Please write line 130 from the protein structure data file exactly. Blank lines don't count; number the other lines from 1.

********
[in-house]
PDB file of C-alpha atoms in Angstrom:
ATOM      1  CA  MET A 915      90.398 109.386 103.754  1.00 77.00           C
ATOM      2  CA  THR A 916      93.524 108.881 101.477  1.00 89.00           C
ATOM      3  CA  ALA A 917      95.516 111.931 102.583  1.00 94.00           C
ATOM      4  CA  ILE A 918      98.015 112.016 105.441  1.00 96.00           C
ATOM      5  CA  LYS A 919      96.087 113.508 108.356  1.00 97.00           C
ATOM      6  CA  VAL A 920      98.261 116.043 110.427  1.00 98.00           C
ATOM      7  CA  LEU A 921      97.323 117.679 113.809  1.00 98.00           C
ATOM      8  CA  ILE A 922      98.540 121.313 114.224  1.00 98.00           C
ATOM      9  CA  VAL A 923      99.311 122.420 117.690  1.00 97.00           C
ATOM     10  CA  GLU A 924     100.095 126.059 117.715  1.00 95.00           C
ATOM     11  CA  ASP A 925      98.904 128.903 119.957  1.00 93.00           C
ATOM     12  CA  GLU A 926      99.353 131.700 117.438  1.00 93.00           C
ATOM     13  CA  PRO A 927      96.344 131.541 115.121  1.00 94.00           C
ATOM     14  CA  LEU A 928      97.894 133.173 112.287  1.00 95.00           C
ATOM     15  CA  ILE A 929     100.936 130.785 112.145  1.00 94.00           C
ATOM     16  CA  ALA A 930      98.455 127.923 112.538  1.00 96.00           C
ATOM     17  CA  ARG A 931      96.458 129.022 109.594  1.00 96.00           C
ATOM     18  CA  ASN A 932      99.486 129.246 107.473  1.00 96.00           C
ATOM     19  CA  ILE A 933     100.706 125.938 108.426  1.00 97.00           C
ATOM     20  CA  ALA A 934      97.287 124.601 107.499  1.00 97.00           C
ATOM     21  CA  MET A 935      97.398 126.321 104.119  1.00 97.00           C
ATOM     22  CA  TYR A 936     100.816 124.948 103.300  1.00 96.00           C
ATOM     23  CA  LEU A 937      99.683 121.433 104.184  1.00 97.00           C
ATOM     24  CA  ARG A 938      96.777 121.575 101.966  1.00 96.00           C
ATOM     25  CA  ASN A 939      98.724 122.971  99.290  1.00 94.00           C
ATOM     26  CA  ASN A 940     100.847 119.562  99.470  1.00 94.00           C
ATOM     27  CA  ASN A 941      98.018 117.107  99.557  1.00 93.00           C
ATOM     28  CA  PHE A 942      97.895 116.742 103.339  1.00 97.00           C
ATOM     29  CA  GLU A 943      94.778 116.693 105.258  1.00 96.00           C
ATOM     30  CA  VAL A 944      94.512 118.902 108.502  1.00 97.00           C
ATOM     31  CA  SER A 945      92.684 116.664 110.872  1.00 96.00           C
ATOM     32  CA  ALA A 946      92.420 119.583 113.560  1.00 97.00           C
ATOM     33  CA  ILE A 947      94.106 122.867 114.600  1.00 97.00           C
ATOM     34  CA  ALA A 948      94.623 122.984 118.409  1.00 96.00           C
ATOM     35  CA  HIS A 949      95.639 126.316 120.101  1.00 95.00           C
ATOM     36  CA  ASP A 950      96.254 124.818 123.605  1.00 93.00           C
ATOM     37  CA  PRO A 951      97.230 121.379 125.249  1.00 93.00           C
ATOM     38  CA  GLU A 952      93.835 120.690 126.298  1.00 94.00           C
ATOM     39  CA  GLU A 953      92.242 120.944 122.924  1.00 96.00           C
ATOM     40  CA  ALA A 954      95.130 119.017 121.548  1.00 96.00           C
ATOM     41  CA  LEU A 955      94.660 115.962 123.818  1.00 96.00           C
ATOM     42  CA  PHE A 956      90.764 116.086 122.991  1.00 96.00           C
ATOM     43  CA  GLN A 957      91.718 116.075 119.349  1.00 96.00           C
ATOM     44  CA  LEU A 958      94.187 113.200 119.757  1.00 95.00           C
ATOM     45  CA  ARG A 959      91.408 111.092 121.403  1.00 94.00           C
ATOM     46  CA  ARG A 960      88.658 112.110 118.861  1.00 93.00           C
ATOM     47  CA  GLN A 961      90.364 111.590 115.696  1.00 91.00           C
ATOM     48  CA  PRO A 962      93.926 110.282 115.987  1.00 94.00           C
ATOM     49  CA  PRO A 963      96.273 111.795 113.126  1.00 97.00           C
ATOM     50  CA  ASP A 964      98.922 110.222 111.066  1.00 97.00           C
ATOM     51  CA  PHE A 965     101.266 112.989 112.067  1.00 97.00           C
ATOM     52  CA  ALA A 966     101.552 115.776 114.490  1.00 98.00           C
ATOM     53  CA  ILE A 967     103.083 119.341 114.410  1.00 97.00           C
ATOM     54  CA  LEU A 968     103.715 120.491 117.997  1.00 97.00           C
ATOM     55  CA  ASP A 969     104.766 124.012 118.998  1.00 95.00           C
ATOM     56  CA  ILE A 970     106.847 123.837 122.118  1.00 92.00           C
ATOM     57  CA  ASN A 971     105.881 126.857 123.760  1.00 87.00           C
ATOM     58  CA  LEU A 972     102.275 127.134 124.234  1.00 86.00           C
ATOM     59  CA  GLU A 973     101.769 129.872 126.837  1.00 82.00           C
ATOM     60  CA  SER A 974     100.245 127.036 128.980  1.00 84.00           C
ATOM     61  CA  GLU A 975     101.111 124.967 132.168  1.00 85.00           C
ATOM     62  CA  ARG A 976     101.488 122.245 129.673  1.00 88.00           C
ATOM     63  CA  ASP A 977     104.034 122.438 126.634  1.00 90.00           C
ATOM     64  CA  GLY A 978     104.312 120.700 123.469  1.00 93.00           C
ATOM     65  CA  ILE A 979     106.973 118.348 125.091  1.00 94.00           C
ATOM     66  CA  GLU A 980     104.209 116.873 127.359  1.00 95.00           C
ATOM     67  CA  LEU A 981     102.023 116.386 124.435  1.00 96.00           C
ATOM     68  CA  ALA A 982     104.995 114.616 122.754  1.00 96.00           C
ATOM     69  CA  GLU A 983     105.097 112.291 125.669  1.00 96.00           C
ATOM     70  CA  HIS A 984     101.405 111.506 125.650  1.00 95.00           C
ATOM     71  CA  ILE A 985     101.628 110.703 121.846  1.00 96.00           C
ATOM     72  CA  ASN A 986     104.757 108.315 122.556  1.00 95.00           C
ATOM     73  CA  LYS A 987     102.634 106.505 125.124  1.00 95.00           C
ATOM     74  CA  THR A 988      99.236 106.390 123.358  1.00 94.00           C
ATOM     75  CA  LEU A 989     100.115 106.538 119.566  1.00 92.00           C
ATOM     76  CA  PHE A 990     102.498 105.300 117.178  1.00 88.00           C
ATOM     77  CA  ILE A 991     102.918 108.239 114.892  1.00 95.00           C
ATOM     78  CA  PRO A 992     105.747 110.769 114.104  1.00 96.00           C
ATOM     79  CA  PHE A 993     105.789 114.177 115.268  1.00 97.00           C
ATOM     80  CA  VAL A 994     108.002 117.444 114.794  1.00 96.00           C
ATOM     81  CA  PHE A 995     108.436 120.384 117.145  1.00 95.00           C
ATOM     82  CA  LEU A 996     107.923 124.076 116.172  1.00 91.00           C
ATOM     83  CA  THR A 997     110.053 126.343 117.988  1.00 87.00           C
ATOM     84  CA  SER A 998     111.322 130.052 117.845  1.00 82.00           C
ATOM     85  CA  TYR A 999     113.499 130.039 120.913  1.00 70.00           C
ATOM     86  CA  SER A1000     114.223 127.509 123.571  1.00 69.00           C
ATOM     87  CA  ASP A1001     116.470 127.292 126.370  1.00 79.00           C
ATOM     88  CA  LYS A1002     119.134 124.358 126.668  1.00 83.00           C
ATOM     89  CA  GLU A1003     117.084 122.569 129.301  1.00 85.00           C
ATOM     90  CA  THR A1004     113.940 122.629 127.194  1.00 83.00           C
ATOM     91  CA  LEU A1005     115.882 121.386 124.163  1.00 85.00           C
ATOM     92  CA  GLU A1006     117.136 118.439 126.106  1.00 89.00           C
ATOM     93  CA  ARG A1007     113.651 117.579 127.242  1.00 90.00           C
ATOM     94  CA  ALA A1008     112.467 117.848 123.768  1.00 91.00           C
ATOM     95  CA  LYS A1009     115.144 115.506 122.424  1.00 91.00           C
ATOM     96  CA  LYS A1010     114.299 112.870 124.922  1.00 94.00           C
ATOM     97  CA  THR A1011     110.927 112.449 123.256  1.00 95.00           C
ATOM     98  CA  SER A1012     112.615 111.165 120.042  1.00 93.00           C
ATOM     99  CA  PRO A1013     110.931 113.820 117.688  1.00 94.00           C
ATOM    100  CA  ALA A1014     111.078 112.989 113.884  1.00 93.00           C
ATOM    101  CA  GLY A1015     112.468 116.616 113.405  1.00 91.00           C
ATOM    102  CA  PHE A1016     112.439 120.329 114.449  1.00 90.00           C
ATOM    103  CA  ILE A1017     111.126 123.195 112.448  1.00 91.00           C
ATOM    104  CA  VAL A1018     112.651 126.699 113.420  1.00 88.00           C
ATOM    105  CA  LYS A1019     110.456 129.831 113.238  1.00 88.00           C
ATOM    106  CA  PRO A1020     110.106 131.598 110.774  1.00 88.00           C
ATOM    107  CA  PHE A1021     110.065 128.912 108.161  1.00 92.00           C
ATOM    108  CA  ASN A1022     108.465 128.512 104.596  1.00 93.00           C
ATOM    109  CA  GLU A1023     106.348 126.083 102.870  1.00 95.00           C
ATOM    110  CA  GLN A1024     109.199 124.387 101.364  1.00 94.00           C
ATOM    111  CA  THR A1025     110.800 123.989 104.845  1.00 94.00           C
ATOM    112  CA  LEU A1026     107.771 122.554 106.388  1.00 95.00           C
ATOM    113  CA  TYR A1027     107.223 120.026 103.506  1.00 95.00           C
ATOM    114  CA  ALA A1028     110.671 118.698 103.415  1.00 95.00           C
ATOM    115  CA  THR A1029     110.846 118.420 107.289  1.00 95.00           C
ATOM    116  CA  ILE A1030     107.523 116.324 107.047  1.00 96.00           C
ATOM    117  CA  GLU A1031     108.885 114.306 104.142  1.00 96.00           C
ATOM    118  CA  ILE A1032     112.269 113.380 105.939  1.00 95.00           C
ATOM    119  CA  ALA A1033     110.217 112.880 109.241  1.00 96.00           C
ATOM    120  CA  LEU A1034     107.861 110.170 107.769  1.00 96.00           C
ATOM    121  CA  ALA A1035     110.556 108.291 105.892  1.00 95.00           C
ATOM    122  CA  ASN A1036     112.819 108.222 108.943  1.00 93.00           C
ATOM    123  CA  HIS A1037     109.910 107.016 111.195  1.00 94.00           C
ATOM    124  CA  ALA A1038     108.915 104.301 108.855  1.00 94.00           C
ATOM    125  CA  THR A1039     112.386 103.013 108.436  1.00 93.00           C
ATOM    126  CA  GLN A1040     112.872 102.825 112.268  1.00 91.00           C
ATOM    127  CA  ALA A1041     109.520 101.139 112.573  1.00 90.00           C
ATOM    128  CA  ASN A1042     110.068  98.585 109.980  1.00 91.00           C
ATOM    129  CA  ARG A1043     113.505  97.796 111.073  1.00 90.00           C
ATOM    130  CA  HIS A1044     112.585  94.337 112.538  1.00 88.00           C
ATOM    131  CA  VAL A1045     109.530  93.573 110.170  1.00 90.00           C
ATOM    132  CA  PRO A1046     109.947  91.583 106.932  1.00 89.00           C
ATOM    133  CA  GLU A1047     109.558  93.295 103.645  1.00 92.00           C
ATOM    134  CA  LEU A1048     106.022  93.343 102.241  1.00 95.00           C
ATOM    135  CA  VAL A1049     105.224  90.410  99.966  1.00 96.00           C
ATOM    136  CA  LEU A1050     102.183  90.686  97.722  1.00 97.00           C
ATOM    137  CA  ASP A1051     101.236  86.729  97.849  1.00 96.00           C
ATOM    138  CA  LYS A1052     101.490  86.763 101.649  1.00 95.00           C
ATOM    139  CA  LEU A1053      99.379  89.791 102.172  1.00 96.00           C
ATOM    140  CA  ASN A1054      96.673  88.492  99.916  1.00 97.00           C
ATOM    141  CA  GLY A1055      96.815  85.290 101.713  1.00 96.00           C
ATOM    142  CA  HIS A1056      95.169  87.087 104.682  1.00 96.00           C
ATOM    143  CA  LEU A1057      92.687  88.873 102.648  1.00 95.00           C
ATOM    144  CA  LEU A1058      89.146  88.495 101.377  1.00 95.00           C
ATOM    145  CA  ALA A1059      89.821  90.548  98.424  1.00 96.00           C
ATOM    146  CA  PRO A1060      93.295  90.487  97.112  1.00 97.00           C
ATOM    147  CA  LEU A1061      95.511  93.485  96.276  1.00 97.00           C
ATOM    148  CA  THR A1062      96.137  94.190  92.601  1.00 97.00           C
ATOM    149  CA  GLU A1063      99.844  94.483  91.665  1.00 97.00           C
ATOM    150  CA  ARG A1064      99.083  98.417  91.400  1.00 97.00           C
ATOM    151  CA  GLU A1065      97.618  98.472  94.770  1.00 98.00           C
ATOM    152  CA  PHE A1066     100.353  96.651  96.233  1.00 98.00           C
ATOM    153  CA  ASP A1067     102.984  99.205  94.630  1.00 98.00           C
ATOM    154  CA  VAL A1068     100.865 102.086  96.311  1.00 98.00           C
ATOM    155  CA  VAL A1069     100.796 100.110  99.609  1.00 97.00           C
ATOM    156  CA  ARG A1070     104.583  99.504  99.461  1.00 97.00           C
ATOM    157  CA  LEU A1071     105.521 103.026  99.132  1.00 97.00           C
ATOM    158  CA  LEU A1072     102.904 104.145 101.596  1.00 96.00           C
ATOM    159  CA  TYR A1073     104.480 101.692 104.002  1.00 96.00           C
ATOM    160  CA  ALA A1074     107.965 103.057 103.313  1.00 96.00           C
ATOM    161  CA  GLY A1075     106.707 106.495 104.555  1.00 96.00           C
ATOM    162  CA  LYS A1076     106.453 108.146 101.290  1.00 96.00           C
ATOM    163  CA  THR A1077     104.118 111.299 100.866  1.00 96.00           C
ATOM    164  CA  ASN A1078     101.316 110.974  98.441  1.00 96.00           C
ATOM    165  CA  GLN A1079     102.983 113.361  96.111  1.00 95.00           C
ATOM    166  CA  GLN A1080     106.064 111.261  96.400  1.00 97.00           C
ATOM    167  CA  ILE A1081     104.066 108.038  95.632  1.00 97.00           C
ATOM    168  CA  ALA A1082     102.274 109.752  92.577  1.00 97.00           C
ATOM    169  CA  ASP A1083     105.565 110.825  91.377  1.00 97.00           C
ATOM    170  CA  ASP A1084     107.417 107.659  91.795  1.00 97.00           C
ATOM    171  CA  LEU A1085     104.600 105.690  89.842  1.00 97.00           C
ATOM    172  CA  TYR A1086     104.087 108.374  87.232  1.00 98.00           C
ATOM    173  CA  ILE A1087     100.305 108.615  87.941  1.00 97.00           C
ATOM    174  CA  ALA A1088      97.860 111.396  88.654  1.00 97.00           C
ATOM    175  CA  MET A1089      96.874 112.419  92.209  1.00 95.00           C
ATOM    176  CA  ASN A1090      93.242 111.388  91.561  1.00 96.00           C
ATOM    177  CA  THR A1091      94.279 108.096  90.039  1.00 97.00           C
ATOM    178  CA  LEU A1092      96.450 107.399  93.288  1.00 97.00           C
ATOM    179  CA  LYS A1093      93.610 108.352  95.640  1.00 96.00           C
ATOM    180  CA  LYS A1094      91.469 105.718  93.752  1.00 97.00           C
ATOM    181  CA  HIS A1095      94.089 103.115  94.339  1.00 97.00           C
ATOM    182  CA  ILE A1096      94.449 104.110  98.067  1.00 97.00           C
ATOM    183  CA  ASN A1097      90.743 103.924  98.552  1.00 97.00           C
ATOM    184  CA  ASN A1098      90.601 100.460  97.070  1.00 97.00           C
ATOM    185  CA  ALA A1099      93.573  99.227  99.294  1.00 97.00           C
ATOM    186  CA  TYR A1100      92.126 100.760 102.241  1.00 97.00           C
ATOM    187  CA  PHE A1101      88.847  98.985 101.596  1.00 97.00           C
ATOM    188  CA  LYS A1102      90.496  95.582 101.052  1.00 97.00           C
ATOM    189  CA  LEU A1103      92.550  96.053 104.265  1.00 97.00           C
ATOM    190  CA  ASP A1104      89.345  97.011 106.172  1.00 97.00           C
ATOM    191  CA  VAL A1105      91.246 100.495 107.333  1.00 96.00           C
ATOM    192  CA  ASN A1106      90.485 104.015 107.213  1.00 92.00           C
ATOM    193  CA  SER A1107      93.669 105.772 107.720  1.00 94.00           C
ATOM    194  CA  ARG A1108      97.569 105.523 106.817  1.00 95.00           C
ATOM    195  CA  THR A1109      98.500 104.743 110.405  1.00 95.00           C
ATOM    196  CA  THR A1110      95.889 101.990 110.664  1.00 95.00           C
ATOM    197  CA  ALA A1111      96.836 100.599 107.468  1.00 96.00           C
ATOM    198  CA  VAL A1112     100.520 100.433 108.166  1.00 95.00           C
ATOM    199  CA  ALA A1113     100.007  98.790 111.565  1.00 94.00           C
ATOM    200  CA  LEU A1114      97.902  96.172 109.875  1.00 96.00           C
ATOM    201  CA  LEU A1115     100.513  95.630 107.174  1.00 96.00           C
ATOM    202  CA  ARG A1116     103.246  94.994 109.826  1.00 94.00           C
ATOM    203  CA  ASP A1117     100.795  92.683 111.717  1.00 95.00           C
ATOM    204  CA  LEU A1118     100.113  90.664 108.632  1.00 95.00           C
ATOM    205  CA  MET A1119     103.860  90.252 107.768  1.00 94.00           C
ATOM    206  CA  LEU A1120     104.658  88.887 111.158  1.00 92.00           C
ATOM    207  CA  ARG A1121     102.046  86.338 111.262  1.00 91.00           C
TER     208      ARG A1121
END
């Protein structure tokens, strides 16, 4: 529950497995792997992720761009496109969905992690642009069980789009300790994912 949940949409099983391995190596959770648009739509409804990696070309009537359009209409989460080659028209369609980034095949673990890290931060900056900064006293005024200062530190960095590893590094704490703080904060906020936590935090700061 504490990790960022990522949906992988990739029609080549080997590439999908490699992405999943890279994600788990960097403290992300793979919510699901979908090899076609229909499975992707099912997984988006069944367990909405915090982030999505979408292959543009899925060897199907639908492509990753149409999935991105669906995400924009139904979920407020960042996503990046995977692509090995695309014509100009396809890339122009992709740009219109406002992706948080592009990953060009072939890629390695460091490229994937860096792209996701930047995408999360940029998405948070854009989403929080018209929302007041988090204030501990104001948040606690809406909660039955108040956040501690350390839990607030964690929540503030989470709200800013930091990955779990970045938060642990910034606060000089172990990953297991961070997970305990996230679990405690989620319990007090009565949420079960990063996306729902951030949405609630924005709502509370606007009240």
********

ATOM    128  CA  ASN A1042     110.068  98.585 109.980  1.00 91.00           C